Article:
May also saw the first article in a new series called ‘Events by Place’, which look at places significant with Lady Jane. Durham House was where Jane’s wedding to Guildford Dudley was held on 25th May 1553.
The Daily Telegraph reported on a talk by Dr John Guy at the Hay Festival in which he mentioned some new evidence relating to Lady Jane Grey. ‘The historian said that new information was casting new light on some of the “doctored documents” of the 16th century about her.’(Martin Chilton, The Telegraph).
In June the ‘Lady Jayne/Streatham portrait went on display at Montacute House in Somerset. Acquired by the National Portrait Gallery, it was on display in Room 3 of the Tudor Galleries between spring 2007 and April 2009 and at the entrance to the ‘Lady Jane Grey’ display at the National Portrait Gallery from December 2009 until 15th August 2010.
The best history books of the summer chosen by The Sunday Times Culture Magazine included ‘The Children of Henry VIII by John Guy, calling it an ‘involving study of the bitter feuds of Henry VIII’s offspring.’
July’s Portrait of the Month with Dr Stephan Edwards, was the National Portrait Gallery’s ‘Unknown Woman’.
‘Venus in Winter’ by Gillian Bagwell, the story of Bess of Hardwick which features Jane, was published at the beginning of July. Gillian wrote a guest article for this site, ‘Bess of Hardwick and the Tragedy of Lady Jane Grey.’ .
Events by Place featured Chelsea Manor – Lady Jane is summoned to Syon and Syon Lady Jane Dudley is told she is Queen on 9th July and The Tower of London – Queen Jane takes possession of the Tower on 10th July 1553 and The Tower of London – Queen Jane’s reign ends on 19th July 1553.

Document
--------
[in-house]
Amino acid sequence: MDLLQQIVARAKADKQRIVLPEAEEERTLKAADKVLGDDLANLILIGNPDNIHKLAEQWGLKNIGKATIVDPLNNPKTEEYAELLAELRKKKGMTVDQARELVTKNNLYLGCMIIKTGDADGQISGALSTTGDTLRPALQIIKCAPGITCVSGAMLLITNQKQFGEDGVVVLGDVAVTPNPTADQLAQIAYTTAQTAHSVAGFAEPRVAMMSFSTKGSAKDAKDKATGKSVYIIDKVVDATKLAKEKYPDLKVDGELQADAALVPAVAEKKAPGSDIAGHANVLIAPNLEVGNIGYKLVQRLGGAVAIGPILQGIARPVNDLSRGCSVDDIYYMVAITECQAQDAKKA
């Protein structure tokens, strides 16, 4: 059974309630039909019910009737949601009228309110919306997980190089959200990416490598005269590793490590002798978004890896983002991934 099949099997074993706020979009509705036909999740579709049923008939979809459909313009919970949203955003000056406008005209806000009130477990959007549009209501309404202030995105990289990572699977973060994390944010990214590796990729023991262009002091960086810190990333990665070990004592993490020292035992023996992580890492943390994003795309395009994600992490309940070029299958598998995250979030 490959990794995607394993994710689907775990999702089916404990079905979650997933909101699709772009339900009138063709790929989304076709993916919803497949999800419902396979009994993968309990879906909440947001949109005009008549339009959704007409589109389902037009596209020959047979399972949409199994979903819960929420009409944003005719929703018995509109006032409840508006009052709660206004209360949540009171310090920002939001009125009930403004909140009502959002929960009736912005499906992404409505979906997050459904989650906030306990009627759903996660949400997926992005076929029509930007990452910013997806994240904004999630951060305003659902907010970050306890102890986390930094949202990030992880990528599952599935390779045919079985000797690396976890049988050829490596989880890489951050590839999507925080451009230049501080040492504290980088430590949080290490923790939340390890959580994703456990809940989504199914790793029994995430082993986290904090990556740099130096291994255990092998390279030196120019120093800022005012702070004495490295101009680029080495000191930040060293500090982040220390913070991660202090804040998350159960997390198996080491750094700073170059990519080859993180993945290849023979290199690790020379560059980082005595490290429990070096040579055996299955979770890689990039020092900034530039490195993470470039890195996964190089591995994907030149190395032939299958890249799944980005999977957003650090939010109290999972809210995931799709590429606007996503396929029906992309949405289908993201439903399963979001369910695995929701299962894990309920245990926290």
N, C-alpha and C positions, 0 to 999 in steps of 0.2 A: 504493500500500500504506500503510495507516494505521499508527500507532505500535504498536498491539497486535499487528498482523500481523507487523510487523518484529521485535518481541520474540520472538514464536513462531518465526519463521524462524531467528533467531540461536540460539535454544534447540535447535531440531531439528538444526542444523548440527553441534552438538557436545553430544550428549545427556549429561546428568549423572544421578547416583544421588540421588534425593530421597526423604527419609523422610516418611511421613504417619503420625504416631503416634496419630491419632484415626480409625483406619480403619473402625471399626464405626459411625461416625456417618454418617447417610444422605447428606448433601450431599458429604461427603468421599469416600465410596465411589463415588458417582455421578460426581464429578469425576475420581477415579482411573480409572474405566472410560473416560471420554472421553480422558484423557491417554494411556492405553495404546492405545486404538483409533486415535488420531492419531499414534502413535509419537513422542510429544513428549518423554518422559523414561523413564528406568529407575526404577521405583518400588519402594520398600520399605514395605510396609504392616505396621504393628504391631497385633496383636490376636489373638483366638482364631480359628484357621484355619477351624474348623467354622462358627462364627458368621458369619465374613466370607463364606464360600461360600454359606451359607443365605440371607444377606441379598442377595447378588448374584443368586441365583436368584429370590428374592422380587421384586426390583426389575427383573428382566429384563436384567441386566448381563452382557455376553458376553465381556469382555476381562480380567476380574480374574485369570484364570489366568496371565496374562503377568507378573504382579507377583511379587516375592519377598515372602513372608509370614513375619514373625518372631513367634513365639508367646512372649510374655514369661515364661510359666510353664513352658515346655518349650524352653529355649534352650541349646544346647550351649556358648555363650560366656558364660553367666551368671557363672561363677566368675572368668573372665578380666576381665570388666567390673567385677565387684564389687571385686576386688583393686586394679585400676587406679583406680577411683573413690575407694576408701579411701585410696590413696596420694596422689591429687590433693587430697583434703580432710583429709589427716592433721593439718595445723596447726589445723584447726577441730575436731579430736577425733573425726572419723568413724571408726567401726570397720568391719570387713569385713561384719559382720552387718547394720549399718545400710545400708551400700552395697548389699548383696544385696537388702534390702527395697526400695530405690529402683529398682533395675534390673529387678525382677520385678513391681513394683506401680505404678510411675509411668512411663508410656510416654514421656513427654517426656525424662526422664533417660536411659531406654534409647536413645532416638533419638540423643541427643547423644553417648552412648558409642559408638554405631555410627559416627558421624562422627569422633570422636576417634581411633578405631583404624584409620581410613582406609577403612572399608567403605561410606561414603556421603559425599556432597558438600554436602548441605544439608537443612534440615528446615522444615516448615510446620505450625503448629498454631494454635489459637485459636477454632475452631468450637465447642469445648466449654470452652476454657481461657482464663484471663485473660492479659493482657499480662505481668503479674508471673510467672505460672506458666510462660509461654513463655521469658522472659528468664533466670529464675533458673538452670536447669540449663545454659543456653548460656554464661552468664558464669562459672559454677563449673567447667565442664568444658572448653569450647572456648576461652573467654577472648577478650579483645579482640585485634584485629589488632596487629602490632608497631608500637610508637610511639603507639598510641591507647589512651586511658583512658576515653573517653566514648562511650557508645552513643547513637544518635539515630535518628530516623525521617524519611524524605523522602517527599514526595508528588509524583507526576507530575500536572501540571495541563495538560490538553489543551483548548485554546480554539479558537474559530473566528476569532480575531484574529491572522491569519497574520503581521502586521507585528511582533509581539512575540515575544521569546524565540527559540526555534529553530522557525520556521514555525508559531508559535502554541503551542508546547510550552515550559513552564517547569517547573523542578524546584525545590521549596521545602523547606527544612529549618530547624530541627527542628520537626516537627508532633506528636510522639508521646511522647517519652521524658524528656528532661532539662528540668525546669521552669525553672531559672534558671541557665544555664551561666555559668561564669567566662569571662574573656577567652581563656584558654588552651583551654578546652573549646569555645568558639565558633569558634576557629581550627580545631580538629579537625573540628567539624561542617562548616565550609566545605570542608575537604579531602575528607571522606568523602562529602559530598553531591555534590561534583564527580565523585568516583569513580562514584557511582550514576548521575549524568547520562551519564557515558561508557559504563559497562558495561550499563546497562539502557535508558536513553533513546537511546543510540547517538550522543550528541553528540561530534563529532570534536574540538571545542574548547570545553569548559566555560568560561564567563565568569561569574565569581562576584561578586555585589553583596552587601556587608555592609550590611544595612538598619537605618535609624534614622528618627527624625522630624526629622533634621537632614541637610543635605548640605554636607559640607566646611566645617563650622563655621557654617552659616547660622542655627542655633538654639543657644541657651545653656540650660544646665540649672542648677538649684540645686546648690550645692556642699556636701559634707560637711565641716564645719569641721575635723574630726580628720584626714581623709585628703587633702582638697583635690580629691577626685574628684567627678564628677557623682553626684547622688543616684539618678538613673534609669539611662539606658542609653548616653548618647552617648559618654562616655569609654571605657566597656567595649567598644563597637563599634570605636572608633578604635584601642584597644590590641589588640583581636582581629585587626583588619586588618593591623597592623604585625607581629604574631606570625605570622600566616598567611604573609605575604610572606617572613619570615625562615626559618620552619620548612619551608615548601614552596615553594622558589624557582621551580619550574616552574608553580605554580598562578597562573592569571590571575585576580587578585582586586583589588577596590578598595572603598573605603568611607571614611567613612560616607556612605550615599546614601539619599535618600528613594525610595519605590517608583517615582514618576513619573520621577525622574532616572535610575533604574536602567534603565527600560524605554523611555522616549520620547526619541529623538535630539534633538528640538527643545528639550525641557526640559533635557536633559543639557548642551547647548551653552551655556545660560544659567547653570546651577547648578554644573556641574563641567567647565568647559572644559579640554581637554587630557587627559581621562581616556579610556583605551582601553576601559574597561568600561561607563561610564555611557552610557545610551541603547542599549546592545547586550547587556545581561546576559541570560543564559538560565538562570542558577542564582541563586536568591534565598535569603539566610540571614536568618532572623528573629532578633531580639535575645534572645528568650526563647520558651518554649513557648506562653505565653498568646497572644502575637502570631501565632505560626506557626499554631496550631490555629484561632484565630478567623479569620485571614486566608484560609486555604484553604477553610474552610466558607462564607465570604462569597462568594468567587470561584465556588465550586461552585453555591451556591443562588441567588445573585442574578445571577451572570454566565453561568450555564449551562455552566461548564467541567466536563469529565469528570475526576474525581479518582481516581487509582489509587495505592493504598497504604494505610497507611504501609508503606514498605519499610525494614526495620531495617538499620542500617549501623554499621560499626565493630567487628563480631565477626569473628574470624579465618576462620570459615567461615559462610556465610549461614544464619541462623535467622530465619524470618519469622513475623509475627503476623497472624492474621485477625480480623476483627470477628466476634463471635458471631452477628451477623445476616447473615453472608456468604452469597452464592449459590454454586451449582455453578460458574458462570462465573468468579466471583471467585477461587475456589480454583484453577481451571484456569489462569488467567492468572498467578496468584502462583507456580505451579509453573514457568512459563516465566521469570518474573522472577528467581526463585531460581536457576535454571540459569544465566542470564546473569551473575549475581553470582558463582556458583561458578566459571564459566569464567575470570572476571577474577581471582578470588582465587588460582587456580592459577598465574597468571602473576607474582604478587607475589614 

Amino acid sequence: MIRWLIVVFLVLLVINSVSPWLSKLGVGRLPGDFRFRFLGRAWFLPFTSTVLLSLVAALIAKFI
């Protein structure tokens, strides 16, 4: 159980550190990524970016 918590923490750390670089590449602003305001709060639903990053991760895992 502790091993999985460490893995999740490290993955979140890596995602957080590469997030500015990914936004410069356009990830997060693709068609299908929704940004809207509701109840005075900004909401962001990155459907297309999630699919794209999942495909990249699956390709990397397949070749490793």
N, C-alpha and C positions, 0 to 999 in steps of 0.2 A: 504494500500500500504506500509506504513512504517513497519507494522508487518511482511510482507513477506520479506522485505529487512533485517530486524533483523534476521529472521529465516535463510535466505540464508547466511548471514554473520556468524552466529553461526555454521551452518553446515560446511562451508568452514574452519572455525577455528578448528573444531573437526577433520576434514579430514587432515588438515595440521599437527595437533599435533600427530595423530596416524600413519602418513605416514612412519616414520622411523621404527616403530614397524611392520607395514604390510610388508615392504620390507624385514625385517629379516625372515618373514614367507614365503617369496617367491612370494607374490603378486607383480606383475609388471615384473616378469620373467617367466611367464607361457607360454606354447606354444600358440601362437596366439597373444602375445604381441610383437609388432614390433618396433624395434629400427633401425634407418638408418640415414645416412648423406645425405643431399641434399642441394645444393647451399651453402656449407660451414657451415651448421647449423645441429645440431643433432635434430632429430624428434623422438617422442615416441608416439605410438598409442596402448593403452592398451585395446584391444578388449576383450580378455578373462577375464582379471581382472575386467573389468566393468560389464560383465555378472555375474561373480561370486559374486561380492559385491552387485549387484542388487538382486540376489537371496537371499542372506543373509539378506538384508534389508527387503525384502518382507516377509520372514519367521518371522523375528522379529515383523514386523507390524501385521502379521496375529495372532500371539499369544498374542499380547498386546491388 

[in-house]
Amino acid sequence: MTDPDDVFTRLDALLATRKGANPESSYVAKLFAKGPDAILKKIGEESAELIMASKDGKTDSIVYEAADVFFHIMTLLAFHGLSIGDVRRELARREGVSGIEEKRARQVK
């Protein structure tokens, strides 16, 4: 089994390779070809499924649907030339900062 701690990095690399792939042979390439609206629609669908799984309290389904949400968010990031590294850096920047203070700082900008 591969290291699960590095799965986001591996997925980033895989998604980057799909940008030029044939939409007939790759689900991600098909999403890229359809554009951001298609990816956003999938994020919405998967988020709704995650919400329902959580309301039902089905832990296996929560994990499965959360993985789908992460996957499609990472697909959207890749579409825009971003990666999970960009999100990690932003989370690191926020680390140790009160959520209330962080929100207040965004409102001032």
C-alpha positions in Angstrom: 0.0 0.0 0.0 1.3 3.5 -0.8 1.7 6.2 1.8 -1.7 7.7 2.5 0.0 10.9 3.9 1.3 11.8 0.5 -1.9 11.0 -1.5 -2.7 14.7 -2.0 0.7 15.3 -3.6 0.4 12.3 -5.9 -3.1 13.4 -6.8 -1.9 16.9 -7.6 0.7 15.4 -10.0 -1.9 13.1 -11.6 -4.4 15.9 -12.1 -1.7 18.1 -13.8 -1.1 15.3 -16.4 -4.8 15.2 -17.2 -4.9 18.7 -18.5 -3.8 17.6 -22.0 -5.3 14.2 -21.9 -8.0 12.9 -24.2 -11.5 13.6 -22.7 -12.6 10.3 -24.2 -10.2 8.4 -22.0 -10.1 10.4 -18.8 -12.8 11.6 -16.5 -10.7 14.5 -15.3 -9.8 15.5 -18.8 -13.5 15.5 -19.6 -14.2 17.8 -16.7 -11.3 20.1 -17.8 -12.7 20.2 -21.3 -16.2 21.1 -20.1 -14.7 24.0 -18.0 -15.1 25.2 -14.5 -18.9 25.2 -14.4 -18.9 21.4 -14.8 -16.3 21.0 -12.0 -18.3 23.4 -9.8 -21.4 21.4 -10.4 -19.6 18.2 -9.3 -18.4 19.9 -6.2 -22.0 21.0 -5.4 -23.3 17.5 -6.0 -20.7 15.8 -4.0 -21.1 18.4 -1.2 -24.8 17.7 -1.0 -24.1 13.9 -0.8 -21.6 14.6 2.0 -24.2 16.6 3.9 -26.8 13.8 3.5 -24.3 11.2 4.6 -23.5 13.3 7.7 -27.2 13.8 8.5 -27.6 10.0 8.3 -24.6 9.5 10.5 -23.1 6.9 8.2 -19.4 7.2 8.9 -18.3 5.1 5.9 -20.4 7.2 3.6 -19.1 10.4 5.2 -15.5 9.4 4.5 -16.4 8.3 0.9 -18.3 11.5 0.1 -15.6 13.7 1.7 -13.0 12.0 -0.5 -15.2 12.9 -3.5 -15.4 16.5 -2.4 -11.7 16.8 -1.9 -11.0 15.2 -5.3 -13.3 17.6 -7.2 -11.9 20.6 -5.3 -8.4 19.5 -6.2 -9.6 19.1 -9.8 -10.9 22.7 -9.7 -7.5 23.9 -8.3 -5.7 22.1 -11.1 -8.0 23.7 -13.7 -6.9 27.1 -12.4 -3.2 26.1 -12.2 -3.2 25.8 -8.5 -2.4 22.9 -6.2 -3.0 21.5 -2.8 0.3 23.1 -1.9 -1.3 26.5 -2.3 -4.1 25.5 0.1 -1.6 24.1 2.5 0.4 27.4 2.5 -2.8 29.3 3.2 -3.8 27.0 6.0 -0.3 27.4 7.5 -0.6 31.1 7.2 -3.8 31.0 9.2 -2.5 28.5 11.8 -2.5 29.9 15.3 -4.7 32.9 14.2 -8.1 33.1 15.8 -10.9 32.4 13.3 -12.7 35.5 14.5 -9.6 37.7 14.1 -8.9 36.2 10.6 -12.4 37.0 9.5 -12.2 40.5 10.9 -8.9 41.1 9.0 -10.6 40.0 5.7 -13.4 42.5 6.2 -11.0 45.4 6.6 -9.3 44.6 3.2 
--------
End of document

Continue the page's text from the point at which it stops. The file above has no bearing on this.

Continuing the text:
Nasim attended a talk about Katherine Grey by Lynsey Wood, a PhD student at the University of Lancaster.
At the end of the month Dr Stephan Edwards posted a report of his latest research into the Syon portrait, which included the results of the dendrochronological tests on the two Syon portraits of Jane, Assessment of Two Portraits Identified as Lady Jane Grey Dudley in the Collection at Syon House.
Reviews for Leanda de Lisle’s ‘Tudor: The Family Story’ started appearing at the beginning of August. Chatto and Windus kindly donated five copies to be won in a Q&A with Leanda, who answered all the questions submitted. ‘Tudor’ was published on 29th August and in a guest article; de Lisle discussed Was Guildford Dudley a good husband to Jane Grey?
Also published this month was Linda Porter’s ‘Crown of Thistles: The Fatal Inheritance of Mary, Queen of Scots. The book briefly mentions Jane and you can listen to Linda discuss her new book in the 8th August BBC History Magazine podcast .
I visited Montacute House to view the Lady Jayne/Streatham portrait. It was nice to see Lady Jane take her rightful place amongst the Tudor court.